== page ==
Content note: discussion of transphobia and trauma.
In my previous post I wrote about pain and love. About how people who have suffered pain often end up inflicting that pain on others. They do not sufficiently explore the nature and origin of their pain, and they do not work to heal it – to create that crucial distance between the source of the pain and their self. I wrote about this because I can relate to being in pain. The queerphobia of my youth and adulthood traumatised me and it wasn’t until my early thirties that I realised the extent of this pain – partly through reading about queer oppression and being able to connect that to my own experience. This knowledge allowed me to slowly create a distance between myself and the experience. I poured love, patience, therapy, friendship and kindness into this gap to help heal the wound. And it has healed.
So when I look to the people at the forefront of the transphobic moral panic I draw from my own experiences to try to relate to them. As a person who’s suffered pain I try to connect with the ways they have suffered pain. Hence the title of that previous post, “Pain & Love”. But in doing this I forget about that other key ingredient of transphobia – hate. That visceral loathing for trans women, that hateful disregard for non-binary people and all the other ways hate manifests in a ‘movement’ that wants to see trans people scared, erased and, for many, dead. These things have nothing to do with pain and everything to do with hate and the activating of that hate to harm other people. Another word for this is violence. Simply put, transphobia is violence.
There’s a phrase that “hurt people hurt people” but, do you know what, I’m a hurt person and I try my damndest to not hurt other people – even the people who hurt me! I try my best not to meet anger with anger, even though a lot of people get angry with me, and feel justified in blasting me with their anger. But that hurts and, surprise surprise, I don’t enjoy hurting people. It’s not fun to shout at others, to wound them, to cause them harm. When it comes to hate “hurt people hurt people” simply won’t do as an explanation (or excuse) for the actions of bigots. “Hateful people hurt people” might work a bit better and while it’s important to understand the origins of that hate, just as it’s important to understand the origins of people’s pain, the first task is to defend those being harmed by that hate. So that’s why I’m writing this post – to remind myself to say no to hate. For so long I was conditioned to excuse and tolerate the behaviour of my abusers, constantly making excuses for them, and empathising with them (while they had zero empathy for me), and that conditioning affected my politics too and how I engaged with oppression. But I’ve changed and this post is a reminder that while healing and rehabilitation are vital destinations on the journey to peace, before either of them, we must first hold haters to account and say no to their hate.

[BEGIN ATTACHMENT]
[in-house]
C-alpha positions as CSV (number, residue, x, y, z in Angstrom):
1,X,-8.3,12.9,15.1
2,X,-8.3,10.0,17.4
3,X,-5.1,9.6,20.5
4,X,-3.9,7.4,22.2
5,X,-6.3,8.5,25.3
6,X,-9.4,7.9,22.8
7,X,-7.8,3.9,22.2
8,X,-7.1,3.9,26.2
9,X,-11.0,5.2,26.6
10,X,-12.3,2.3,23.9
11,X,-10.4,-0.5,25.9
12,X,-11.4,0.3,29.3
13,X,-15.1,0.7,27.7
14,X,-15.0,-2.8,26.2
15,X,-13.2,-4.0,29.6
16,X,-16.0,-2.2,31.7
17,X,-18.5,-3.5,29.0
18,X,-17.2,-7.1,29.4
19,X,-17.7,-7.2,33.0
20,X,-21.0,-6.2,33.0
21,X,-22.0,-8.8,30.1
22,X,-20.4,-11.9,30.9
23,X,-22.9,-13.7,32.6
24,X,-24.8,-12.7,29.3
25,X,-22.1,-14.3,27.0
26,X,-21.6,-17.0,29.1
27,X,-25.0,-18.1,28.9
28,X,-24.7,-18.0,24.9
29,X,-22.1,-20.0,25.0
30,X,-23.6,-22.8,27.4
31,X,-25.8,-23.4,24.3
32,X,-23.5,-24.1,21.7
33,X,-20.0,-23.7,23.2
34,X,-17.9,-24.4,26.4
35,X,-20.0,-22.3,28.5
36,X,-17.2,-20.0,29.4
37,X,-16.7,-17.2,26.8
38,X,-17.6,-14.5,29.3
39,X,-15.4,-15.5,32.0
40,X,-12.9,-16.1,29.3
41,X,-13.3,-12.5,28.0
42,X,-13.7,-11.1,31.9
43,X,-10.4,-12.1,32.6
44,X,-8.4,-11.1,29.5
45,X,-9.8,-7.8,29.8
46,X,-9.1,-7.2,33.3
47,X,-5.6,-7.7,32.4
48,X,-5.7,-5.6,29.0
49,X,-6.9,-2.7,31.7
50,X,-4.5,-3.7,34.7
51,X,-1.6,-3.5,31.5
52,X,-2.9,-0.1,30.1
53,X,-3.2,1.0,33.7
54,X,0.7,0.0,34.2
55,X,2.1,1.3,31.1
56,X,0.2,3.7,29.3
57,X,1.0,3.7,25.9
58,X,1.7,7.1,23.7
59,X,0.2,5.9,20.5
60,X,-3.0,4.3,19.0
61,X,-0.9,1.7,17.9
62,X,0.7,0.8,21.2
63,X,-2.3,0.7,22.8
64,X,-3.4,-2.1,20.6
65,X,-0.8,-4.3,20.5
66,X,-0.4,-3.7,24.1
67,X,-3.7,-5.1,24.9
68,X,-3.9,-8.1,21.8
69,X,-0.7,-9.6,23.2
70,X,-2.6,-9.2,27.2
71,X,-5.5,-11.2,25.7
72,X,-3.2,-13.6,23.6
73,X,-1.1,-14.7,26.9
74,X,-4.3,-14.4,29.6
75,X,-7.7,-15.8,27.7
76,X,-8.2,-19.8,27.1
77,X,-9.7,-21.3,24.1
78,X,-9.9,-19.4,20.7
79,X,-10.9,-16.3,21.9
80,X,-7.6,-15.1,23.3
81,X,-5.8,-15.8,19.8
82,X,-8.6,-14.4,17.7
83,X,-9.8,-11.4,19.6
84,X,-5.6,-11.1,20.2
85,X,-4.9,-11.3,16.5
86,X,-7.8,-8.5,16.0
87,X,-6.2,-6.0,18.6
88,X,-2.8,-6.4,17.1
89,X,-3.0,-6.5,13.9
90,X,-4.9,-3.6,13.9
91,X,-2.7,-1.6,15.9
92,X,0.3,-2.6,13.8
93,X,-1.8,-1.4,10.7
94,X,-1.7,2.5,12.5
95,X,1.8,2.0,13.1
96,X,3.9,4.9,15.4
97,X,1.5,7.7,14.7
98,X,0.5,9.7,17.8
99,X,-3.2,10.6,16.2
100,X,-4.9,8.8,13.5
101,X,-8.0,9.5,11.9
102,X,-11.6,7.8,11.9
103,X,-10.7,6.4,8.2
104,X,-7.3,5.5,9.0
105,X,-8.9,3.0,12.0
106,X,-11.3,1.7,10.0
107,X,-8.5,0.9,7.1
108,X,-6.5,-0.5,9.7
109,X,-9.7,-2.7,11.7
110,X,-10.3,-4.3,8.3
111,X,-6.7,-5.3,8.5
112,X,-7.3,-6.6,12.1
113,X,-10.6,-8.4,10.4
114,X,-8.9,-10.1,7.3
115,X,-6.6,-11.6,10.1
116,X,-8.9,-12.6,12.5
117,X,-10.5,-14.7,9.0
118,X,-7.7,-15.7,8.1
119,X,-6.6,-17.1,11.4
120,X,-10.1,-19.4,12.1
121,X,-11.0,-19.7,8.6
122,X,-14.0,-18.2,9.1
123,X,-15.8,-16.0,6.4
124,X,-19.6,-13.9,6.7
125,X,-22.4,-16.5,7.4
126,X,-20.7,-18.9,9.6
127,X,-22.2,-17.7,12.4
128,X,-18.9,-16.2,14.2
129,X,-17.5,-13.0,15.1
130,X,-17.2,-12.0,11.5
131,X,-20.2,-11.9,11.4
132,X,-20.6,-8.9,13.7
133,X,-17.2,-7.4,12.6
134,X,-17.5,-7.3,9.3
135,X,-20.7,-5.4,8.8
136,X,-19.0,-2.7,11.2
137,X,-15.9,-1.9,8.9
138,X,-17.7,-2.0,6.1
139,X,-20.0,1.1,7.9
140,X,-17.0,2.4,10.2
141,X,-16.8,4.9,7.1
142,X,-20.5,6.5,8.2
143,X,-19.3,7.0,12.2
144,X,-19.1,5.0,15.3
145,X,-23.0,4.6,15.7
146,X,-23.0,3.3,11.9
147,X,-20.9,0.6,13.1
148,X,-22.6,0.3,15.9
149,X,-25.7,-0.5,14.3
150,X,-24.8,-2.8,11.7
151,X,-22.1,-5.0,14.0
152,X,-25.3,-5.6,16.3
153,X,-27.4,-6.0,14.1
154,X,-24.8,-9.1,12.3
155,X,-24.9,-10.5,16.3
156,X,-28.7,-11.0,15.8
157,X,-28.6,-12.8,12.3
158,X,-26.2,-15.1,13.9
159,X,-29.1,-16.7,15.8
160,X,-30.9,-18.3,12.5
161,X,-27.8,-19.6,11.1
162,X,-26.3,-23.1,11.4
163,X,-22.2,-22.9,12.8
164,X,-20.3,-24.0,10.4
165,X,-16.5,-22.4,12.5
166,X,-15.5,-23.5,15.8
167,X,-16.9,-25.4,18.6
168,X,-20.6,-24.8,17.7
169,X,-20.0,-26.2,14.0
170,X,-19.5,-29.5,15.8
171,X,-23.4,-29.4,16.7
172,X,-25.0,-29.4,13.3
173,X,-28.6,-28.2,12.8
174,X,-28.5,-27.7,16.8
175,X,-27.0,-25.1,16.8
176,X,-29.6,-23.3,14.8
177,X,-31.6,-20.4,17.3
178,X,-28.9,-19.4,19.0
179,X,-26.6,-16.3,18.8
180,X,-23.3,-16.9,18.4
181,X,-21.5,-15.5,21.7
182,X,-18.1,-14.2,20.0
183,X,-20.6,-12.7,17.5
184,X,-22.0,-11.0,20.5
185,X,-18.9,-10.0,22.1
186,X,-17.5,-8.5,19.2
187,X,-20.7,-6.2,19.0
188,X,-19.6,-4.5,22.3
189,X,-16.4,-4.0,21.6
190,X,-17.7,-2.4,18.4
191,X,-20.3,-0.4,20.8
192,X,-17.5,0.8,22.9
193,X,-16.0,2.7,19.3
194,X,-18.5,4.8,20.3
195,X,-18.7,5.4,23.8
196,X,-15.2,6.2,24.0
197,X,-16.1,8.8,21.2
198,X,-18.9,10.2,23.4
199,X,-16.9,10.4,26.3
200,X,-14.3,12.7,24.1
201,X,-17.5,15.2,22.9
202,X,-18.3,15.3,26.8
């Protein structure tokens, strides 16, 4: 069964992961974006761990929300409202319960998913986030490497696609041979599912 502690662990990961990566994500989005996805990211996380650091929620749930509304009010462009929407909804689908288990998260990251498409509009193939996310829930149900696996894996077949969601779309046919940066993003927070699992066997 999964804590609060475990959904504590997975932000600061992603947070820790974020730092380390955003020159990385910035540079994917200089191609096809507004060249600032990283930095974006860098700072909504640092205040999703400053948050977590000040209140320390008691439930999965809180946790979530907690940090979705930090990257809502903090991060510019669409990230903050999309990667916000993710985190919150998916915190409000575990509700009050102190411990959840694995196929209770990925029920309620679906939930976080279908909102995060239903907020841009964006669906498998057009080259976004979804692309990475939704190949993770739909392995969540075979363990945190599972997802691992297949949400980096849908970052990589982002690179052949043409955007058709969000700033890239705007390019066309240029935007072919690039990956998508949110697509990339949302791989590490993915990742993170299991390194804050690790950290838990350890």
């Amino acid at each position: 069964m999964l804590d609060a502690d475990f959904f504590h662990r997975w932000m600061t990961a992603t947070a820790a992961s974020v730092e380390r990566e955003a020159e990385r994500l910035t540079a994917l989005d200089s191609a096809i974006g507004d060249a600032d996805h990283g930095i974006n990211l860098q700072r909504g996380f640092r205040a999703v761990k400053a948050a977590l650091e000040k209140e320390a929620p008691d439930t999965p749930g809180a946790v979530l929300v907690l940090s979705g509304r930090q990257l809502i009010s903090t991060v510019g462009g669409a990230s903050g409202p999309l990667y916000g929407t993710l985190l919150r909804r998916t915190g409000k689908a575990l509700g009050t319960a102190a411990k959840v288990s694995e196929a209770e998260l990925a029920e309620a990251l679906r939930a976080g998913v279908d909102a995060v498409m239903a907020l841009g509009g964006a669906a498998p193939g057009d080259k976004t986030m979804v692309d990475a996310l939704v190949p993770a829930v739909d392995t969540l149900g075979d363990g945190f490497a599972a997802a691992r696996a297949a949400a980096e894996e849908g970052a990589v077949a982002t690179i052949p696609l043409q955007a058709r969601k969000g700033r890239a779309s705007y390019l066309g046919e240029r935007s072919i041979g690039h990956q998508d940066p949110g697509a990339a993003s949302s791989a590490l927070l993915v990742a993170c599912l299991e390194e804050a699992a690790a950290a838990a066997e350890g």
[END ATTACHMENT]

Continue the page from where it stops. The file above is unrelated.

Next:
In Helena Bonham Carter’s recent interview she defended the transphobia of J.K. Rowling. She said: “It’s been taken to the extreme, the judgmentalism of people. She’s allowed her opinion, particularly if she’s suffered abuse. Everybody carries their own history of trauma and forms their opinions from that trauma and you have to respect where people come from and their pain. You don’t all have to agree on everything – that would be insane and boring. She’s not meaning it aggressively, she’s just saying something out of her own experience.”
My response is simple. Yes. Rowling is allowed her opinion. But if that opinion is transphobic then folks like me will stand up for our dignity and rights. Yes. I do respect where people come from and their pain. But I do not respect when people take their pain, weaponise it and attack others with it. Later in the interview, when asked about Daniel Radcliffe, Emma Watson and Rupert Grint speaking out against Rowling’s transphobia, Bonham Carter said: “Personally I feel they should let her have her opinions, but I think they’re very aware of protecting their own fanbase and their generation.” The phrase for when one generation harms another with its own trauma is intergenerational trauma. I want my legacy to be one of ending the intergenerational trauma which I have been given – and there’s been a lot. I’ve spent years exploring, understanding and doing the best I can to heal my pain. And one of the necessary balms I’ve needed to heal is love – filling myself with love from within. The results have proved transformational!
There is now a greater distance between myself and my pain. My trauma no longer defines me and it doesn’t dictate my behaviour (i.e. usually resulting in defensive or aggressive actions). I am better able to take control of and responsibility for my actions, ensuring I inflict less harm on others. This allows me to contribute more to the sum total of healing. This has yielded so much more happiness for me and a greater energy to do that which I think is important. It has liberated my imagination allowing me to imagine worlds beyond trauma, patriarchy and pain, rather than just imagining yet more ways of traumatising others. Love proves a wonderfully sustaining force and so much more motivating than hate. If hate burns like coal then love is a renewable energy like the flow of the river or the current of the tide.